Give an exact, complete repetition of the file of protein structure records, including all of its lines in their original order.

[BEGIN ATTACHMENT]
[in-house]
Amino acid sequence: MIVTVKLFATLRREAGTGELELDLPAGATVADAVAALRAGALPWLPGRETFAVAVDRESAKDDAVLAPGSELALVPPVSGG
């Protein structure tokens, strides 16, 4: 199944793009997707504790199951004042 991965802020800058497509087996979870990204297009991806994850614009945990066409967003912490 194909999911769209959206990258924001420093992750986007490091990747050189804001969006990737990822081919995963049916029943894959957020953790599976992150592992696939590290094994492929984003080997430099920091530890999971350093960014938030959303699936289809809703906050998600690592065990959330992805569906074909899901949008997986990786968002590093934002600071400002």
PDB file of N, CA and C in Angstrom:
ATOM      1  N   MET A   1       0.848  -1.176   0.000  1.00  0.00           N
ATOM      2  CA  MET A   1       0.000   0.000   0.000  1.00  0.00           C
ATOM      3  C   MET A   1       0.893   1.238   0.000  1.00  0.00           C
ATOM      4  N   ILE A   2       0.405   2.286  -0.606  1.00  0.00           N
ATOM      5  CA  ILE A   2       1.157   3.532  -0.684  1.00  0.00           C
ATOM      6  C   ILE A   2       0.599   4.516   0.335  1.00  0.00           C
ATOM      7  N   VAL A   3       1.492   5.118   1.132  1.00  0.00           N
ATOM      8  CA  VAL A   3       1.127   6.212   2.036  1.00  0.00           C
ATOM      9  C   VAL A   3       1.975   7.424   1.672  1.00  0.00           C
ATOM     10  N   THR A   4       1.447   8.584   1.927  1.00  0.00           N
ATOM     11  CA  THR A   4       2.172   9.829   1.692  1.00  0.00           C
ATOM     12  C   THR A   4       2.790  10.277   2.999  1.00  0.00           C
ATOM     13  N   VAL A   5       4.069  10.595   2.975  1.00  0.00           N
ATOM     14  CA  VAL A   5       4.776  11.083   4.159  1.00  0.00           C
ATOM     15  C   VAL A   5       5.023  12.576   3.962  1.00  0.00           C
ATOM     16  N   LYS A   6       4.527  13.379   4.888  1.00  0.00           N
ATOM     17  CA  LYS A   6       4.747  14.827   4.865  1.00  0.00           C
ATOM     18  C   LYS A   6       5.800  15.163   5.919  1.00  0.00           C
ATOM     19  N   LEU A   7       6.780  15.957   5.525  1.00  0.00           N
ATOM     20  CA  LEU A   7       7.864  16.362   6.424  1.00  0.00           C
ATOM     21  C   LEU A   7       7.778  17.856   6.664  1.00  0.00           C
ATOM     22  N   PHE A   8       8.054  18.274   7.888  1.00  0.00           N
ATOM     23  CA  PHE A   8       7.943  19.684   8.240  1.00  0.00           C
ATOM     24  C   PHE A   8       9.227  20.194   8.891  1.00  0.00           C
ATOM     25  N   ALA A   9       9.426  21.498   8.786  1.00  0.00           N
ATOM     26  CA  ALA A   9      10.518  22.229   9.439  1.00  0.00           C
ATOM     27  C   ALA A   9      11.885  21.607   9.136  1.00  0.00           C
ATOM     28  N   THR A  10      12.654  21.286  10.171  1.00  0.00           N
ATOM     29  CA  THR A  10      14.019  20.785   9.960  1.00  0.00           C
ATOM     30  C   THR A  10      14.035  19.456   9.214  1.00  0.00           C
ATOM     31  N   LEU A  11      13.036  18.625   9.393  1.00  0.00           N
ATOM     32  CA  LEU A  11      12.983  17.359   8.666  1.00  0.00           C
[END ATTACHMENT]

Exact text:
[in-house]
Amino acid sequence: MIVTVKLFATLRREAGTGELELDLPAGATVADAVAALRAGALPWLPGRETFAVAVDRESAKDDAVLAPGSELALVPPVSGG
């Protein structure tokens, strides 16, 4: 199944793009997707504790199951004042 991965802020800058497509087996979870990204297009991806994850614009945990066409967003912490 194909999911769209959206990258924001420093992750986007490091990747050189804001969006990737990822081919995963049916029943894959957020953790599976992150592992696939590290094994492929984003080997430099920091530890999971350093960014938030959303699936289809809703906050998600690592065990959330992805569906074909899901949008997986990786968002590093934002600071400002």
PDB file of N, CA and C in Angstrom:
ATOM      1  N   MET A   1       0.848  -1.176   0.000  1.00  0.00           N
ATOM      2  CA  MET A   1       0.000   0.000   0.000  1.00  0.00           C
ATOM      3  C   MET A   1       0.893   1.238   0.000  1.00  0.00           C
ATOM      4  N   ILE A   2       0.405   2.286  -0.606  1.00  0.00           N
ATOM      5  CA  ILE A   2       1.157   3.532  -0.684  1.00  0.00           C
ATOM      6  C   ILE A   2       0.599   4.516   0.335  1.00  0.00           C
ATOM      7  N   VAL A   3       1.492   5.118   1.132  1.00  0.00           N
ATOM      8  CA  VAL A   3       1.127   6.212   2.036  1.00  0.00           C
ATOM      9  C   VAL A   3       1.975   7.424   1.672  1.00  0.00           C
ATOM     10  N   THR A   4       1.447   8.584   1.927  1.00  0.00           N
ATOM     11  CA  THR A   4       2.172   9.829   1.692  1.00  0.00           C
ATOM     12  C   THR A   4       2.790  10.277   2.999  1.00  0.00           C
ATOM     13  N   VAL A   5       4.069  10.595   2.975  1.00  0.00           N
ATOM     14  CA  VAL A   5       4.776  11.083   4.159  1.00  0.00           C
ATOM     15  C   VAL A   5       5.023  12.576   3.962  1.00  0.00           C
ATOM     16  N   LYS A   6       4.527  13.379   4.888  1.00  0.00           N
ATOM     17  CA  LYS A   6       4.747  14.827   4.865  1.00  0.00           C
ATOM     18  C   LYS A   6       5.800  15.163   5.919  1.00  0.00           C
ATOM     19  N   LEU A   7       6.780  15.957   5.525  1.00  0.00           N
ATOM     20  CA  LEU A   7       7.864  16.362   6.424  1.00  0.00           C
ATOM     21  C   LEU A   7       7.778  17.856   6.664  1.00  0.00           C
ATOM     22  N   PHE A   8       8.054  18.274   7.888  1.00  0.00           N
ATOM     23  CA  PHE A   8       7.943  19.684   8.240  1.00  0.00           C
ATOM     24  C   PHE A   8       9.227  20.194   8.891  1.00  0.00           C
ATOM     25  N   ALA A   9       9.426  21.498   8.786  1.00  0.00           N
ATOM     26  CA  ALA A   9      10.518  22.229   9.439  1.00  0.00           C
ATOM     27  C   ALA A   9      11.885  21.607   9.136  1.00  0.00           C
ATOM     28  N   THR A  10      12.654  21.286  10.171  1.00  0.00           N
ATOM     29  CA  THR A  10      14.019  20.785   9.960  1.00  0.00           C
ATOM     30  C   THR A  10      14.035  19.456   9.214  1.00  0.00           C
ATOM     31  N   LEU A  11      13.036  18.625   9.393  1.00  0.00           N
ATOM     32  CA  LEU A  11      12.983  17.359   8.666  1.00  0.00           C